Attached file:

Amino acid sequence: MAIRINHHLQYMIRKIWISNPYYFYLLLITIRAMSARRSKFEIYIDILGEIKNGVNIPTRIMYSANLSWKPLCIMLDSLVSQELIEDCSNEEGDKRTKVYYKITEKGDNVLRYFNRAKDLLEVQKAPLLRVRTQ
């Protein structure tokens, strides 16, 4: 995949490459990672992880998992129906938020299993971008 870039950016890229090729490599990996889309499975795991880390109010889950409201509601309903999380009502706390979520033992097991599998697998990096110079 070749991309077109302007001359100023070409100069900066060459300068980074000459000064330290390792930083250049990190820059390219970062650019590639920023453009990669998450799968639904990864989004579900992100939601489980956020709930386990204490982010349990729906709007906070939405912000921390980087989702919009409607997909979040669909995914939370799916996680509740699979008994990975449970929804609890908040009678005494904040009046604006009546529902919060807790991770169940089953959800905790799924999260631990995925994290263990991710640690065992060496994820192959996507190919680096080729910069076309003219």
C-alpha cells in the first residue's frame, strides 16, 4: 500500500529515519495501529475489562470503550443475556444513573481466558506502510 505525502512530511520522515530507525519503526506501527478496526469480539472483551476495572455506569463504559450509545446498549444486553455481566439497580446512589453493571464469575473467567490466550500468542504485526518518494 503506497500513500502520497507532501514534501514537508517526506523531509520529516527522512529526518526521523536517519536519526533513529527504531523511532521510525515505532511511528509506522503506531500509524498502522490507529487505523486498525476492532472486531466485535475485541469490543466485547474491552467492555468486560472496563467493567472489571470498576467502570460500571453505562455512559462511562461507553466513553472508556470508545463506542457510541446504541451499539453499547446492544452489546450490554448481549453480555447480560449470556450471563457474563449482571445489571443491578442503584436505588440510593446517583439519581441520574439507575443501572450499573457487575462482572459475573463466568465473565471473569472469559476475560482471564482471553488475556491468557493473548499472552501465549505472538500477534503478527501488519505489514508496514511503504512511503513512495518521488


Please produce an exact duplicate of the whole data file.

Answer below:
Amino acid sequence: MAIRINHHLQYMIRKIWISNPYYFYLLLITIRAMSARRSKFEIYIDILGEIKNGVNIPTRIMYSANLSWKPLCIMLDSLVSQELIEDCSNEEGDKRTKVYYKITEKGDNVLRYFNRAKDLLEVQKAPLLRVRTQ
């Protein structure tokens, strides 16, 4: 995949490459990672992880998992129906938020299993971008 870039950016890229090729490599990996889309499975795991880390109010889950409201509601309903999380009502706390979520033992097991599998697998990096110079 070749991309077109302007001359100023070409100069900066060459300068980074000459000064330290390792930083250049990190820059390219970062650019590639920023453009990669998450799968639904990864989004579900992100939601489980956020709930386990204490982010349990729906709007906070939405912000921390980087989702919009409607997909979040669909995914939370799916996680509740699979008994990975449970929804609890908040009678005494904040009046604006009546529902919060807790991770169940089953959800905790799924999260631990995925994290263990991710640690065992060496994820192959996507190919680096080729910069076309003219």
C-alpha cells in the first residue's frame, strides 16, 4: 500500500529515519495501529475489562470503550443475556444513573481466558506502510 505525502512530511520522515530507525519503526506501527478496526469480539472483551476495572455506569463504559450509545446498549444486553455481566439497580446512589453493571464469575473467567490466550500468542504485526518518494 503506497500513500502520497507532501514534501514537508517526506523531509520529516527522512529526518526521523536517519536519526533513529527504531523511532521510525515505532511511528509506522503506531500509524498502522490507529487505523486498525476492532472486531466485535475485541469490543466485547474491552467492555468486560472496563467493567472489571470498576467502570460500571453505562455512559462511562461507553466513553472508556470508545463506542457510541446504541451499539453499547446492544452489546450490554448481549453480555447480560449470556450471563457474563449482571445489571443491578442503584436505588440510593446517583439519581441520574439507575443501572450499573457487575462482572459475573463466568465473565471473569472469559476475560482471564482471553488475556491468557493473548499472552501465549505472538500477534503478527501488519505489514508496514511503504512511503513512495518521488